6. Who the hell is David Boaz, and why do I care what he thinks? Yeah, Santorum is bad, but he’s not Obama. If I had to choose one or the other, I’d vote for him. Interviews like this are why the Kochs need to take over Cato. This election will decide the future of the country, and while I don’t really care much for the GOP, I’ll suck up my pride and vote for whoever they run because Obama is a disaster. But here we have Cato, a supposed libertarian think tank, giving ammo to the Democrats. Screw them.

    1. 2.1*

      *too long and not nearly ‘typical’ enough

      1. Needs more glib.

        1. Make it “Typical Team Red Shill H&R Commentator” and it would be accurate rather than a parody.

    2. Damn, should have gone with Tulpa for a joke handle.

      1. No, that joke handle is already in use; please choose another.

    3. NOT ENOUGH RAPING

    4. NOT ENOUGH RAPING

  7. Faith, Family, and Freedom-era Santorum had its moments, but the band’s move toward a more mass-market, overproduced sound robbed it of most of the charm it displayed on its earlier albums, like Pissing Contest With Satan and especially Balls Deepest. It was a great disappointment at the time.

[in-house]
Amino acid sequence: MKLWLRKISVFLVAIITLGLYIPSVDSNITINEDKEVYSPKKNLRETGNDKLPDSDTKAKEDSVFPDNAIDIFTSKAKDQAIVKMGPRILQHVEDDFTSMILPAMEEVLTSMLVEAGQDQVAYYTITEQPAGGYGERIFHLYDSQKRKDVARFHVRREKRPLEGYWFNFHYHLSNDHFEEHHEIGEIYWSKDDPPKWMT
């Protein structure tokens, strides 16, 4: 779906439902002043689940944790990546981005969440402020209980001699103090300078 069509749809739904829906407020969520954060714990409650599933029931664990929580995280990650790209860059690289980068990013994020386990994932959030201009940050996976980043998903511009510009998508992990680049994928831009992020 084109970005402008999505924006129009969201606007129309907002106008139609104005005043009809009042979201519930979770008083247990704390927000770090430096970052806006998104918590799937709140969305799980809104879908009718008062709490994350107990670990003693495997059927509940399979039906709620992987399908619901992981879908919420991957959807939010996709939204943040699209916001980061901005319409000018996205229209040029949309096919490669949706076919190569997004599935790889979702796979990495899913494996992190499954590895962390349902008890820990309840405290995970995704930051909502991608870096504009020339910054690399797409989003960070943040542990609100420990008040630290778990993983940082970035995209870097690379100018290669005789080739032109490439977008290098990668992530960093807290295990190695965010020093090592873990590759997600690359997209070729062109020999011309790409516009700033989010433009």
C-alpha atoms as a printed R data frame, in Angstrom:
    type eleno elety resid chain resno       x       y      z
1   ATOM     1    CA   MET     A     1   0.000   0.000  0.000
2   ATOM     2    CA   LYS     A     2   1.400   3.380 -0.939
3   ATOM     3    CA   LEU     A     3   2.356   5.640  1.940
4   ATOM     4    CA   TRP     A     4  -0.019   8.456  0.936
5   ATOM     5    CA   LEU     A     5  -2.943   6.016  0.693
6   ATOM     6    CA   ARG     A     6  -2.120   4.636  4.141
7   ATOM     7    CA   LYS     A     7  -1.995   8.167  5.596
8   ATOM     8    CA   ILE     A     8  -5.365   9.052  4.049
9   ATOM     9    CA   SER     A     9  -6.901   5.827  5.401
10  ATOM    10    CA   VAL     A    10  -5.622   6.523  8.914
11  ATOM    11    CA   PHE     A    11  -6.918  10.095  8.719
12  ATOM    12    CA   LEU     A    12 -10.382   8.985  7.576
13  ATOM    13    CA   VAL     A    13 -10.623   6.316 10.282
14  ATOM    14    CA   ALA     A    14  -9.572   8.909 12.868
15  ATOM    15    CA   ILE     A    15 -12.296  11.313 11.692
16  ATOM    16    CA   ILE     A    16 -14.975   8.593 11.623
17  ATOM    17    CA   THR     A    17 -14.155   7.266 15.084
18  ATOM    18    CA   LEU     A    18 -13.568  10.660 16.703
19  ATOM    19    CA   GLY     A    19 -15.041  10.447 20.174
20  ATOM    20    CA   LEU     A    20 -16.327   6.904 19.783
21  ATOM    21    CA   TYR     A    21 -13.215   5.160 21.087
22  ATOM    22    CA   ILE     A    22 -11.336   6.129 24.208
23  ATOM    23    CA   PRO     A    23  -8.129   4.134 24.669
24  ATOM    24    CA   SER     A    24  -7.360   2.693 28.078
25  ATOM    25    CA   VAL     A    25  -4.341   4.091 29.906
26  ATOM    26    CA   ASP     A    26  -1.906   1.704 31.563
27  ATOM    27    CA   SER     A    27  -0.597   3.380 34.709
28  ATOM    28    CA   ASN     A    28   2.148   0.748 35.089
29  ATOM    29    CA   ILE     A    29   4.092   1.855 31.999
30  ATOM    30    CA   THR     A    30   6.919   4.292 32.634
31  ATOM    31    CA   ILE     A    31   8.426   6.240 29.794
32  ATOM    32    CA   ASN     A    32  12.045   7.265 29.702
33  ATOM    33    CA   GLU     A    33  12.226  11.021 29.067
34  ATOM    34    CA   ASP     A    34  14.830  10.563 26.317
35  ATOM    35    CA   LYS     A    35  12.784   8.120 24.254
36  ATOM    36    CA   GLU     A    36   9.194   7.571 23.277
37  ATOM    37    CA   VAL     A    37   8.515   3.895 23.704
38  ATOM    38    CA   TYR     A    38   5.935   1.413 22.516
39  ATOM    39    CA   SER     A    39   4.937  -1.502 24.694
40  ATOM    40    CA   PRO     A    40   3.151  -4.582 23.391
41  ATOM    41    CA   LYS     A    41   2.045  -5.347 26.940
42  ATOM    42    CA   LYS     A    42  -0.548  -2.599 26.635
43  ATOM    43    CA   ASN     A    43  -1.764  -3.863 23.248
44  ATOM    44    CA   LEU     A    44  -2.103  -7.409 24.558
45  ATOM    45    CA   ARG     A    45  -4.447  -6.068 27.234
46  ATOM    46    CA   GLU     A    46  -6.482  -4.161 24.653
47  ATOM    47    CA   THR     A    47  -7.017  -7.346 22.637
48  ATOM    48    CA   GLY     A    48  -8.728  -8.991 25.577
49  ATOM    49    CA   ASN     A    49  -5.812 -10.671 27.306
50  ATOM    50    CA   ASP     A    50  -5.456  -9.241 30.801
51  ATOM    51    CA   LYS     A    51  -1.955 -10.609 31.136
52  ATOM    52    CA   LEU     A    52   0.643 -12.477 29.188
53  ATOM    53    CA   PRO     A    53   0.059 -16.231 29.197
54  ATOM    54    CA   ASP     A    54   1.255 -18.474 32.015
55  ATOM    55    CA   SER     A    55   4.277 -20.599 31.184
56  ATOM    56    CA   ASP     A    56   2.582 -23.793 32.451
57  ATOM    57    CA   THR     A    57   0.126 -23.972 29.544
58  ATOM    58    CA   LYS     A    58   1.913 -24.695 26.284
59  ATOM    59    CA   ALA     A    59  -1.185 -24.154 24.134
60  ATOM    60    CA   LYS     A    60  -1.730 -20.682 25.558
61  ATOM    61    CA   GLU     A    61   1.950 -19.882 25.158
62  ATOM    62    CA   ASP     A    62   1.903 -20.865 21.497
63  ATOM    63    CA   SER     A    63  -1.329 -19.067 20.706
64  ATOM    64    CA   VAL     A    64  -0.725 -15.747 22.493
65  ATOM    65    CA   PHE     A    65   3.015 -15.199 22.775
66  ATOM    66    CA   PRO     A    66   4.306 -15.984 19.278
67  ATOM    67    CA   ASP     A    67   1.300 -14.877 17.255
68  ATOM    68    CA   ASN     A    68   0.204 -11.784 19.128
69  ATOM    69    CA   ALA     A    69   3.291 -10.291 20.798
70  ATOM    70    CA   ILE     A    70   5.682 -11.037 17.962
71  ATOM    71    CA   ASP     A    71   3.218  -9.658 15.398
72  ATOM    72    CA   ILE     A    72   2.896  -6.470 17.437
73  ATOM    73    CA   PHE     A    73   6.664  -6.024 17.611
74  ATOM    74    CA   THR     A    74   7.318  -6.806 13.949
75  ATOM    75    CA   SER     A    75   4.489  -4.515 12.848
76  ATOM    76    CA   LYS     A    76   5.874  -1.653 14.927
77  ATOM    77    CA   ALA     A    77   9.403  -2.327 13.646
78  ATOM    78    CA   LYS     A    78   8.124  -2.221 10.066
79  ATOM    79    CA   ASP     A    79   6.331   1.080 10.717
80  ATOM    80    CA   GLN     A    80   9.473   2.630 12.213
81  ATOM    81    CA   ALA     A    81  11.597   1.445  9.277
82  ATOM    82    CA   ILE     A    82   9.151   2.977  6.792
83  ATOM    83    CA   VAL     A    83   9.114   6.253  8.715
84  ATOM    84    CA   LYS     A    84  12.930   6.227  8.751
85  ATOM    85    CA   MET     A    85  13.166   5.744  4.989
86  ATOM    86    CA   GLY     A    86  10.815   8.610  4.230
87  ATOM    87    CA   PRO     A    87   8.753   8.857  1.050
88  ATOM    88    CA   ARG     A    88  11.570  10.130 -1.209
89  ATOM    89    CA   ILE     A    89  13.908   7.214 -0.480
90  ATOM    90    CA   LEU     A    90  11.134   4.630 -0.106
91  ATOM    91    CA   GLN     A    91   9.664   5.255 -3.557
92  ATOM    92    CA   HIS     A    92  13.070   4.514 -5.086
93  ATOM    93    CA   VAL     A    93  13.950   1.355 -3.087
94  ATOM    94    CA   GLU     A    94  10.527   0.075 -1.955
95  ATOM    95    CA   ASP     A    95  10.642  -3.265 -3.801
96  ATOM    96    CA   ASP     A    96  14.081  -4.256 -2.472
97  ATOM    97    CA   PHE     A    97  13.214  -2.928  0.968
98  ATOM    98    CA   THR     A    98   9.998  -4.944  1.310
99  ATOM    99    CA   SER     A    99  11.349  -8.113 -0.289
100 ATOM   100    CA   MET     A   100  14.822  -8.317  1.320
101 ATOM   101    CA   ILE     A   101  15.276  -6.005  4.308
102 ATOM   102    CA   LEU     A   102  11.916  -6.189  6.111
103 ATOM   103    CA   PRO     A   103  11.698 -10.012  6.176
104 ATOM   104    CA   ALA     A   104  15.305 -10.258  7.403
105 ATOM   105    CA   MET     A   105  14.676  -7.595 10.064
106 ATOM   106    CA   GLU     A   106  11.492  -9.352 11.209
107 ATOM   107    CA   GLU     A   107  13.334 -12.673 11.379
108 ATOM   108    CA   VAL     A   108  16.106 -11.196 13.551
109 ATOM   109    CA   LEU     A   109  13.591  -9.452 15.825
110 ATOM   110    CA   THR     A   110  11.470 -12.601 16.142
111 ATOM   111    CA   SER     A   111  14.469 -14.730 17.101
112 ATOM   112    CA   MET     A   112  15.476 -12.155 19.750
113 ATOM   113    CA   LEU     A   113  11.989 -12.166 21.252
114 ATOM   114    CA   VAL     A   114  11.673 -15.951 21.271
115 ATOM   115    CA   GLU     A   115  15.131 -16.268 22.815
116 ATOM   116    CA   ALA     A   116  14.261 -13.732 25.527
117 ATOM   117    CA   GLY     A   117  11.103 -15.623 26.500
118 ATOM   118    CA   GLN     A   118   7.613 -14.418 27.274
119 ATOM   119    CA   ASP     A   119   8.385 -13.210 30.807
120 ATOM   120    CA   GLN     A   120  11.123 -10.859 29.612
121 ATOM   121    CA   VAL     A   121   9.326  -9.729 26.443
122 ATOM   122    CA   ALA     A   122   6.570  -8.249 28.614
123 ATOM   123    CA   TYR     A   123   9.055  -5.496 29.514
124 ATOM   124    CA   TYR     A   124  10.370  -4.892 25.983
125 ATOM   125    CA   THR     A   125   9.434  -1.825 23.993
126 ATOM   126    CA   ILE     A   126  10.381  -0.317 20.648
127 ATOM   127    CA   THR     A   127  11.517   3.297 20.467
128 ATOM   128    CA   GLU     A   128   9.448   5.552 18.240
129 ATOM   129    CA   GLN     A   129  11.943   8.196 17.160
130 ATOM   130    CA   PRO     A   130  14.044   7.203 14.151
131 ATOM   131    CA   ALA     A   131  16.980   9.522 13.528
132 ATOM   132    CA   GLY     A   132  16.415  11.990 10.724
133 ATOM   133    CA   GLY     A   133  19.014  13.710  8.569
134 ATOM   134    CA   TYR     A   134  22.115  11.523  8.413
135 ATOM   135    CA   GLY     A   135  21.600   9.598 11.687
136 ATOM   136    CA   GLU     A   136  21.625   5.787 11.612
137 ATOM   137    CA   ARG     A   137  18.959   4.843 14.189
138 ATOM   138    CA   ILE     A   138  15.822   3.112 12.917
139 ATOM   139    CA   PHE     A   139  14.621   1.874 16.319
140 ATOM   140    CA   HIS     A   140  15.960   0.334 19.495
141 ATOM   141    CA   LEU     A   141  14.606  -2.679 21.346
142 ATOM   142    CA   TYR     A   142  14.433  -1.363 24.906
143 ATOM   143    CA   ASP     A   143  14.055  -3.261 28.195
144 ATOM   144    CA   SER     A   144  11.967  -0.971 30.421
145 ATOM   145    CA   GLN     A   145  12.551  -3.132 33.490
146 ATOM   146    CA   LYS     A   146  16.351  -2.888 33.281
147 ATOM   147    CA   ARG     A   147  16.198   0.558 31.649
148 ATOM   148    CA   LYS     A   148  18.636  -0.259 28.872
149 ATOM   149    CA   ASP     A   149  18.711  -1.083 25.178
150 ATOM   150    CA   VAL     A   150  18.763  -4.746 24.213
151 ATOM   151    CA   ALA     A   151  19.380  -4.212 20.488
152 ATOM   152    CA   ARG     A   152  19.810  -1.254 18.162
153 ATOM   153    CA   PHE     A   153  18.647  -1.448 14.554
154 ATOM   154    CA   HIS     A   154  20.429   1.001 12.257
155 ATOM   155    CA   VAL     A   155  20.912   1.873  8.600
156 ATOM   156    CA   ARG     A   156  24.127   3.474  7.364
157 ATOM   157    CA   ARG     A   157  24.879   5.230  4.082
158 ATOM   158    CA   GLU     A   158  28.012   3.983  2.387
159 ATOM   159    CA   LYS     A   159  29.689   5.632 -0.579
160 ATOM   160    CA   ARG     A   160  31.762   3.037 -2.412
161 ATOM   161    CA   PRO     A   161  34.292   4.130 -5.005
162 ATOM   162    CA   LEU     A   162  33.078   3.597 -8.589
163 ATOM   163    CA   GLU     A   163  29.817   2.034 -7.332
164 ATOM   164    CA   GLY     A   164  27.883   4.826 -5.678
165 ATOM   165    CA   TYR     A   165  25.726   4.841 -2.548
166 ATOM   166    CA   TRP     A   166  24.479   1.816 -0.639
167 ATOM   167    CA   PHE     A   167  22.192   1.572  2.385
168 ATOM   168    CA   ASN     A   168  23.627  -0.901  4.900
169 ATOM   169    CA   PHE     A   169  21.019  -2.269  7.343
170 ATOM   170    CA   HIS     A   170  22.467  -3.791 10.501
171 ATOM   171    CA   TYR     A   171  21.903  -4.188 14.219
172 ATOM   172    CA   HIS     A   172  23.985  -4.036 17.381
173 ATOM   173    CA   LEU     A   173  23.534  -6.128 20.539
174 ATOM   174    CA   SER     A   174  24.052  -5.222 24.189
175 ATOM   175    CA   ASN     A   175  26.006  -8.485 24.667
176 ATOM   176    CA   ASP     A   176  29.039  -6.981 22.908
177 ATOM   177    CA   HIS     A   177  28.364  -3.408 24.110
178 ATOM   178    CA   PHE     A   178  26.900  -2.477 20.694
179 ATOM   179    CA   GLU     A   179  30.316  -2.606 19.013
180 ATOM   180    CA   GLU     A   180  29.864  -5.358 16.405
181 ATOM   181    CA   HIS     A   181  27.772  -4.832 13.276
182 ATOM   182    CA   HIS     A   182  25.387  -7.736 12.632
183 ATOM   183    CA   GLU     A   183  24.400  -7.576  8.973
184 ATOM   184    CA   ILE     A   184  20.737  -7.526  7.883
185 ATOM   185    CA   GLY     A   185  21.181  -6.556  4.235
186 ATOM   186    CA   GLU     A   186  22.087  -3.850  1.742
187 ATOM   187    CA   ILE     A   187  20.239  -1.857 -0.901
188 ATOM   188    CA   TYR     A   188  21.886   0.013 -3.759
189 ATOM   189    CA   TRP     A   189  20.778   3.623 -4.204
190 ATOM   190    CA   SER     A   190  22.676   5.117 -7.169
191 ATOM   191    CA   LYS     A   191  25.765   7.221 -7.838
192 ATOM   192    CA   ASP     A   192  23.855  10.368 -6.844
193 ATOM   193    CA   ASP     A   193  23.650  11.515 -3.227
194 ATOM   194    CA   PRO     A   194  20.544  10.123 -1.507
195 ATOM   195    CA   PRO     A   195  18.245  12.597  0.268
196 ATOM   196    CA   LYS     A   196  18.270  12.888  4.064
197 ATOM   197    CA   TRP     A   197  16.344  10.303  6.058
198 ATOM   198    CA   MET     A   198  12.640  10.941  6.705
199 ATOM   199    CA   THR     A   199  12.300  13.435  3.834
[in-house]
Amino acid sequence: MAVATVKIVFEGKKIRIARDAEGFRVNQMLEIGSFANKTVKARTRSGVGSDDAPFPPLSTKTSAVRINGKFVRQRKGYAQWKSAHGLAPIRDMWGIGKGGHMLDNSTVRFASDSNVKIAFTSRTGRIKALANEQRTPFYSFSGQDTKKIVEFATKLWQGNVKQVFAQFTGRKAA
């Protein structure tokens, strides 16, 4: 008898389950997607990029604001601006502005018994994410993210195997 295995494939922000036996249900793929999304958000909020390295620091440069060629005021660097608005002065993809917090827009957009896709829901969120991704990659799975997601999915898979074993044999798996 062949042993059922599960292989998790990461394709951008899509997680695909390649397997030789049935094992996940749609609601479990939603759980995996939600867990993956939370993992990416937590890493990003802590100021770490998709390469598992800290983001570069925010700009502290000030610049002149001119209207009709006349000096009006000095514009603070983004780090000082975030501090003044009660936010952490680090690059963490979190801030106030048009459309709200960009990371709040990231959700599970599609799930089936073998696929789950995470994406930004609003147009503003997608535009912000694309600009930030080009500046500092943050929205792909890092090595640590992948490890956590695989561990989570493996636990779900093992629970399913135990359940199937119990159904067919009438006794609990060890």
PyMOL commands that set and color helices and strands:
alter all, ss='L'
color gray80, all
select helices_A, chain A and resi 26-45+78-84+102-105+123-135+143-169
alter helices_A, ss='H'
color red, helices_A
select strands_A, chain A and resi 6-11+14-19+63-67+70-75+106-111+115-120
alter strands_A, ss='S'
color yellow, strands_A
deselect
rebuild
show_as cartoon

1. “Faith, Family, and Freedom-era Santorum had its moments”

      That album filled a much needed void.

    2. OK, Balls Deepest is an awesome album name. If it wasn’t used in Metalocalypse, you should submit that to them.

      1. Sorry, Brendan Small is too busy putting out Metalocalypse “albums” and masturbating furiously with his angry clitoris to release any more Metalocalypse episodes. I am aware there is an alleged 4th season scheduled to start airing in April but it’s been like 3,000 fucking years since season 3.

        1. Wait, did he put out Dethalbum 3 yet? There are some awesome tunes in the 3rd season, and I want them in finished form already.

            1. I will look forward to that.

              1. While I like that the music in Metalocalypse is passable enough to almost seem metal, it is not good enough for me to want to listen to in it’s own right. I want Brendon Small chained up in a room and not fed until there are new episodes out, not fucking around writing music. You are both false metallers. I bet you like Attack Attack! A pox on your house, and harumph!

                1. Are you joking? His sendup of melodic death metal is better than most real melodic death metal. It’s awesome.

                  1. I am not joking. I do not care for his music.

        2. Alright, fuck them then. I’m using it myself.